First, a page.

The Finch Formerly Known As Gold

8 December 2004

Tanks for nothing

In case you thought that sport-utility vehicles were taking over the world, be advised that they're taking a break: the General Motors Oklahoma City Assembly facility, which produces seven-passenger Chevrolet TrailBlazers and its GMC and Isuzu brethren, will temporarily cut about 250 to 300 jobs next month in an effort to balance production and inventory.

The GMC Envoy XUV, produced only in Oklahoma City, is not selling well despite its sliding roof over the cargo area, a feature last seen in mid-1960s Studebaker wagons.

This is perhaps an indication that Detroit really didn't expect that truck sales might drop in the wake of two-dollar-plus gas. I'm not persuaded that the SUV boom is over, but I'm fairly sure that it's past its peak.

Posted at 8:04 AM to Driver's Seat


Yes but just watch . . it will be like custom vans and hang on forever :( I for one am so tired of seemingly every vehicle on the road being a high profile variety! :(

Posted by: ms7168 at 9:35 AM on 8 December 2004

I don't know how "temporary" those jobs cuts will be. The number of GM's OKC Assembly employees is about half of those at it's peak of over 6,000, when they were producing "bread and butter" Chevrolets and Ponitacs. Building a niche large SUV was a risky decision, whether the price of gas is $1.50 or $2. Especially when folks can get a slightly smaller version for less money. Those that want a large SUV tend to like a full size Yukon. It's just that there is so much profit in trucks, the ROI is too attractive for GM to ignore, so they flood the market and hope for the best.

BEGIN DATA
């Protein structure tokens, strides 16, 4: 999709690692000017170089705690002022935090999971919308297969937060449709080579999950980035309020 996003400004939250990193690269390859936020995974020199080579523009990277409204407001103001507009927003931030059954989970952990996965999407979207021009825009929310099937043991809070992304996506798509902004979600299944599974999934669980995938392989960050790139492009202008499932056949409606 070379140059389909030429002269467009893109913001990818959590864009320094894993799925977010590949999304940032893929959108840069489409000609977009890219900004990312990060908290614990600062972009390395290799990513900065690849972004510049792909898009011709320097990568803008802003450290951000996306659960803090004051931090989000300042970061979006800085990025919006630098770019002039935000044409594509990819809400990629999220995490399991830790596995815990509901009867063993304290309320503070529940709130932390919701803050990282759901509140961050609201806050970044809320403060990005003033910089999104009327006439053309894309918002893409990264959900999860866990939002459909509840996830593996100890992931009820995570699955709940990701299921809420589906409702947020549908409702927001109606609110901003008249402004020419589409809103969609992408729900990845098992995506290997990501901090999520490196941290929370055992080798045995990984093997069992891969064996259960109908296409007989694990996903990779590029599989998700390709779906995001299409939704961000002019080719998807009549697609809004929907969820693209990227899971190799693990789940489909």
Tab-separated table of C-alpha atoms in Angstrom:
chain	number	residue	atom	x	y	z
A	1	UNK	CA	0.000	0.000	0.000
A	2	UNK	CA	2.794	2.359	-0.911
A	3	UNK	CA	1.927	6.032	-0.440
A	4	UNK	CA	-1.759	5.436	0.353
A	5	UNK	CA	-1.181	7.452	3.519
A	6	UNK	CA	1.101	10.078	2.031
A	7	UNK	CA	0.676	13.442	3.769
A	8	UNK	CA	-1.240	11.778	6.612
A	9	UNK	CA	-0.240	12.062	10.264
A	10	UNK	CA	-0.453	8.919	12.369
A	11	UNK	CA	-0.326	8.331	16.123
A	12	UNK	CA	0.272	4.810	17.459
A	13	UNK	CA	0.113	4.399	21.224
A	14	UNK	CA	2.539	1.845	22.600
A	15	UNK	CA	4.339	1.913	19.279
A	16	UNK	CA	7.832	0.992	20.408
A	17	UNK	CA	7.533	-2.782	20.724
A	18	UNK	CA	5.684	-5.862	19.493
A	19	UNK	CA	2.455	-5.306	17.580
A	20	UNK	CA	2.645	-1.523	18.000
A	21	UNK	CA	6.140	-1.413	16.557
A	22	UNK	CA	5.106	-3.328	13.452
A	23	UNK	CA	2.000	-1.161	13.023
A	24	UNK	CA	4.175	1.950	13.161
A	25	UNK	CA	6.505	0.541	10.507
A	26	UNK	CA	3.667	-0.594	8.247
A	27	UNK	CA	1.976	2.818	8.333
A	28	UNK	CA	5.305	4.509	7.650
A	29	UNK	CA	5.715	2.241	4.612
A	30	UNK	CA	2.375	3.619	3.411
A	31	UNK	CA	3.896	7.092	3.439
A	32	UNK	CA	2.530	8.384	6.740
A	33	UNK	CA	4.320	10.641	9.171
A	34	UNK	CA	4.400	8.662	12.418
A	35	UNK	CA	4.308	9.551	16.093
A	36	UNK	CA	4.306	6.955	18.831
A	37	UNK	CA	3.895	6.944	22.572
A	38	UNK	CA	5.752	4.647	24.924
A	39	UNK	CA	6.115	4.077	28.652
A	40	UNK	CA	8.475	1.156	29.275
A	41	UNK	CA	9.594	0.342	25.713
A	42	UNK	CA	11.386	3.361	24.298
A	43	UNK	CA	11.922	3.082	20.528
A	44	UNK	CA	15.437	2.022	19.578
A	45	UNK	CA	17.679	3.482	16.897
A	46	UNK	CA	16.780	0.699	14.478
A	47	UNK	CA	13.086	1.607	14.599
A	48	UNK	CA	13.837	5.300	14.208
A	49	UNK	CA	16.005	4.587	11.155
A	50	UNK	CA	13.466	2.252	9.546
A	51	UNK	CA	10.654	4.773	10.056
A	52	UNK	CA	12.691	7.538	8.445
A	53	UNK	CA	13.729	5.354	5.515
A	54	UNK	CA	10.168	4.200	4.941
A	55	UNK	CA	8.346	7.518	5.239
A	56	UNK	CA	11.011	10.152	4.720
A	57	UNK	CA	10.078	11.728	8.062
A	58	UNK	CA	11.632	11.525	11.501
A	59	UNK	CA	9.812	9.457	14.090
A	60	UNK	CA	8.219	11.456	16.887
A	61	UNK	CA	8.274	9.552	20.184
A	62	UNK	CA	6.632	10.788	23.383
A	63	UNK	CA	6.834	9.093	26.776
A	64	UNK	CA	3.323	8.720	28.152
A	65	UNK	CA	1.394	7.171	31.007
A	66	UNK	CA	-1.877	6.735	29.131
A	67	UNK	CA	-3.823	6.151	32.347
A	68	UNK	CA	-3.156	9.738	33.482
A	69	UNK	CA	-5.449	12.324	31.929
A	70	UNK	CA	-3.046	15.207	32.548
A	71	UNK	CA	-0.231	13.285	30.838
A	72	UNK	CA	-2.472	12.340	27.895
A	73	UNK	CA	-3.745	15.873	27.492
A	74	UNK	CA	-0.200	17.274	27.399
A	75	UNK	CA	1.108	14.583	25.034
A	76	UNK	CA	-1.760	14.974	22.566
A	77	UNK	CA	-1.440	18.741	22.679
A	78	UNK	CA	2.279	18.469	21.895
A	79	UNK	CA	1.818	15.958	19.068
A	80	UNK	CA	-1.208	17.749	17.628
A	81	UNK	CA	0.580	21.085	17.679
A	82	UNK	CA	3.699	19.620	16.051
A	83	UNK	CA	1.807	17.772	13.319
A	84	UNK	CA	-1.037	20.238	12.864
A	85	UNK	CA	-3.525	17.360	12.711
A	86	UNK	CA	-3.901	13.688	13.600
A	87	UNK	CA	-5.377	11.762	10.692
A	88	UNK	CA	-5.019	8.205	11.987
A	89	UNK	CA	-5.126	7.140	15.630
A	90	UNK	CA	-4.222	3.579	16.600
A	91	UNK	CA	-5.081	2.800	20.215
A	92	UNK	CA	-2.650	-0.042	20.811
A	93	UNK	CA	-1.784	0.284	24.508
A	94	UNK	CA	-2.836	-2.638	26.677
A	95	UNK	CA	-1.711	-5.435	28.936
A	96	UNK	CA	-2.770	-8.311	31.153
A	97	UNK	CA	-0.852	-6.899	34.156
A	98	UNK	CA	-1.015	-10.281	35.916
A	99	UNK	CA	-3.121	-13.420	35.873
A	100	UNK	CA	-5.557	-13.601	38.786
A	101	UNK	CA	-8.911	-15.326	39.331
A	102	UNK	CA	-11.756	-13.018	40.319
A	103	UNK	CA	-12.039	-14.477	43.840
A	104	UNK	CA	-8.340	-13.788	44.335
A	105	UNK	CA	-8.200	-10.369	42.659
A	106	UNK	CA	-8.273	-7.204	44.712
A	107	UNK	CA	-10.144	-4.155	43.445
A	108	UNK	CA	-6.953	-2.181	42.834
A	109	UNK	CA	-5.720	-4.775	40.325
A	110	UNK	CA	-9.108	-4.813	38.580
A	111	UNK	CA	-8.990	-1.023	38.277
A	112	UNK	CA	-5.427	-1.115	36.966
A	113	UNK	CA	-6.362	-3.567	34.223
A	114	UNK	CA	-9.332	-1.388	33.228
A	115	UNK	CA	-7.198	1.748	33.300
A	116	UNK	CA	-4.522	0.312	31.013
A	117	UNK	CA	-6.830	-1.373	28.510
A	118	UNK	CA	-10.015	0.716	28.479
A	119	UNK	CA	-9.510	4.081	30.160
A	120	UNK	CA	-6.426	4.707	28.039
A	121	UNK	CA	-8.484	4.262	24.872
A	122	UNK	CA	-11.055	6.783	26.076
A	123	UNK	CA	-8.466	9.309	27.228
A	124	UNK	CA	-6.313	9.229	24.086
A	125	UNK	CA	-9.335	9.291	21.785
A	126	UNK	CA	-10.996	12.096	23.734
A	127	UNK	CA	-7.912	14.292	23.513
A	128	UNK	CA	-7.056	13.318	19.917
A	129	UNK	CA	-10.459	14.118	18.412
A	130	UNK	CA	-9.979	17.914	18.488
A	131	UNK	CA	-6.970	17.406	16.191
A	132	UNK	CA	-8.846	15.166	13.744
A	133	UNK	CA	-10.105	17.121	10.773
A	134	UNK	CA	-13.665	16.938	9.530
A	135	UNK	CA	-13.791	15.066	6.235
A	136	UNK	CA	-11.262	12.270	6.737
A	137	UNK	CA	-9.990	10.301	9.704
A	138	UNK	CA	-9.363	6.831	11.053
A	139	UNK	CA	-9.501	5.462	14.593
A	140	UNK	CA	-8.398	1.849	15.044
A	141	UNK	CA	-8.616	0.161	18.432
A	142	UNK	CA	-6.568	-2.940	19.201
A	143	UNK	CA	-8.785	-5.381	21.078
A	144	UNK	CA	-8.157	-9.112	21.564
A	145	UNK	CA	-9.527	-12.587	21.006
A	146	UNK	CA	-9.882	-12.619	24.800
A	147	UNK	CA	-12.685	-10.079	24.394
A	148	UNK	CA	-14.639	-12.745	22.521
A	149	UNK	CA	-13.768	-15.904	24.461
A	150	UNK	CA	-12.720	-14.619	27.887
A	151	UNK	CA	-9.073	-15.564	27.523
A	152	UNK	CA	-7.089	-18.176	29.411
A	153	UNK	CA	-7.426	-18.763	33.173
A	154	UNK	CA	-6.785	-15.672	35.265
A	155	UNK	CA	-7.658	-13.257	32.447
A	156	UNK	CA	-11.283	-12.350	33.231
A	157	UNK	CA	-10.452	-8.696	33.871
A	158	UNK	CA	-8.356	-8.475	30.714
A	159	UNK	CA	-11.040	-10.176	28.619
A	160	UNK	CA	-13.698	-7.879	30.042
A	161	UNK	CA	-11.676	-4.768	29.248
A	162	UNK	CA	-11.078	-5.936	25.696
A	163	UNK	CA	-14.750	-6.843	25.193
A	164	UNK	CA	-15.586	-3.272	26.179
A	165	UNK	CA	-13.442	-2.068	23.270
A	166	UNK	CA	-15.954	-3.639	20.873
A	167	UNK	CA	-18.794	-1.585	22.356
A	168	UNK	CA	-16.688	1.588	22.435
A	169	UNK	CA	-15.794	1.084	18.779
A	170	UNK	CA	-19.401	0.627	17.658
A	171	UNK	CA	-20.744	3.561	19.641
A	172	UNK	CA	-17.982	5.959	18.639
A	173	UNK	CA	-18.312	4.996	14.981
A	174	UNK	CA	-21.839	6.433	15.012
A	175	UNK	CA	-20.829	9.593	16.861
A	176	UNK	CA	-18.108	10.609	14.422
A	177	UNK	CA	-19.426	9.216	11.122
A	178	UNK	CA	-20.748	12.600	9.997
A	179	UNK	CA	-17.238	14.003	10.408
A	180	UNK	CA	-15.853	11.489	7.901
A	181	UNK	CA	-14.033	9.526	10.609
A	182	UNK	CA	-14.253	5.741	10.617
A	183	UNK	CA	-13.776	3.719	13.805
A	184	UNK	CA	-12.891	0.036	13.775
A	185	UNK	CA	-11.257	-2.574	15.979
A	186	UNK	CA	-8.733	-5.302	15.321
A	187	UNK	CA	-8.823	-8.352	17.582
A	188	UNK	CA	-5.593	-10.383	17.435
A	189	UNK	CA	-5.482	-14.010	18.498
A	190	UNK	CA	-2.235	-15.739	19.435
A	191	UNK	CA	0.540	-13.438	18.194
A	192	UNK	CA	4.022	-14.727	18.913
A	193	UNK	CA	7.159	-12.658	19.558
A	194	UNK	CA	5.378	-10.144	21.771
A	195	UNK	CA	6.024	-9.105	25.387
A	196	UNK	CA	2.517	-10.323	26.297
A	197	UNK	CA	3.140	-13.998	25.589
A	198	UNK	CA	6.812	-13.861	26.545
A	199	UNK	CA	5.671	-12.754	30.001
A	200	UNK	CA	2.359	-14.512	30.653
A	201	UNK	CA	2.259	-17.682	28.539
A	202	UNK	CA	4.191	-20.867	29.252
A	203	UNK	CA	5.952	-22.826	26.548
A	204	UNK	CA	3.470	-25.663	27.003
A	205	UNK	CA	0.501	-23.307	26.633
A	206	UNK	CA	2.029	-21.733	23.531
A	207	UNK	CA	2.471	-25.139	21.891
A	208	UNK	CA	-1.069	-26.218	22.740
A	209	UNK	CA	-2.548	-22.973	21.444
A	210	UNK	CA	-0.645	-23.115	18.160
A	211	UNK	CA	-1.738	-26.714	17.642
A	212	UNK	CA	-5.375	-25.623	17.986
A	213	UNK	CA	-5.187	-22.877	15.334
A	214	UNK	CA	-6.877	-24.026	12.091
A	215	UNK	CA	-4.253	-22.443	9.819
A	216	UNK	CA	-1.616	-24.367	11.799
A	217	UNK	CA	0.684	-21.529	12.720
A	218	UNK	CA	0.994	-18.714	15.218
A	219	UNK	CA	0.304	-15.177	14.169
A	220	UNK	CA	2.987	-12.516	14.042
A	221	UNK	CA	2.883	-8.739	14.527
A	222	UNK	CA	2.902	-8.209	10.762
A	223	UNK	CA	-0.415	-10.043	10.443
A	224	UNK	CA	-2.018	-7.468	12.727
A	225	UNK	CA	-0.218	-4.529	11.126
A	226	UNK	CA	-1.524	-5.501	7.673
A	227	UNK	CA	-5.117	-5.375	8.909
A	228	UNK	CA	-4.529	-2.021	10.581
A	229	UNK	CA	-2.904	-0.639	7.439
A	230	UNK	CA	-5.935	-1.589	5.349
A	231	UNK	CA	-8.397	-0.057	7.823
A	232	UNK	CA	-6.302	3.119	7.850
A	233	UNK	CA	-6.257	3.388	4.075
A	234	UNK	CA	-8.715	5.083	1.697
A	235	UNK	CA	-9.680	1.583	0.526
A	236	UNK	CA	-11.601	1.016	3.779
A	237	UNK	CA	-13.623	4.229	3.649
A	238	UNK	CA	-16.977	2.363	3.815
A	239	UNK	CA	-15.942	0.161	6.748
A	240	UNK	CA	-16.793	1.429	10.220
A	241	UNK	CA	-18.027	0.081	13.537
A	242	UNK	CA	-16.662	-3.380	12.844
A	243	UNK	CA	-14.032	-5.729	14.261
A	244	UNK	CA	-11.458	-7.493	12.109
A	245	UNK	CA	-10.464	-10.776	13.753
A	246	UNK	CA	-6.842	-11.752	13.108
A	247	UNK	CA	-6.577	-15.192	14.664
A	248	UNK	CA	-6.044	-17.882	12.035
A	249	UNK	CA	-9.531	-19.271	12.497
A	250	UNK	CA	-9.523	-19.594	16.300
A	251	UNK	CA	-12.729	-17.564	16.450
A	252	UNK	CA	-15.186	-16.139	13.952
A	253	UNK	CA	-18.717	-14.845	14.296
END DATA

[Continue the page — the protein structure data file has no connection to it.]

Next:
One advantage for the future of the OKC facility is that it is one of GM's more flexible plants. It is able to adapt to product changes quickly and efficiently. Also the plant has always competed well in quality among all North American auto plants.

Another thing to consider is that the bulk of the workforce is approaching 30 years seniority in 2009. A disadvantage if GM wanted to replace them all. An advantage if they want to experiment with assembling vehicles having parts vendors themselves install their own parts. And also taking on the warranty costs.

Posted by: MikeH at 10:22 AM on 8 December 2004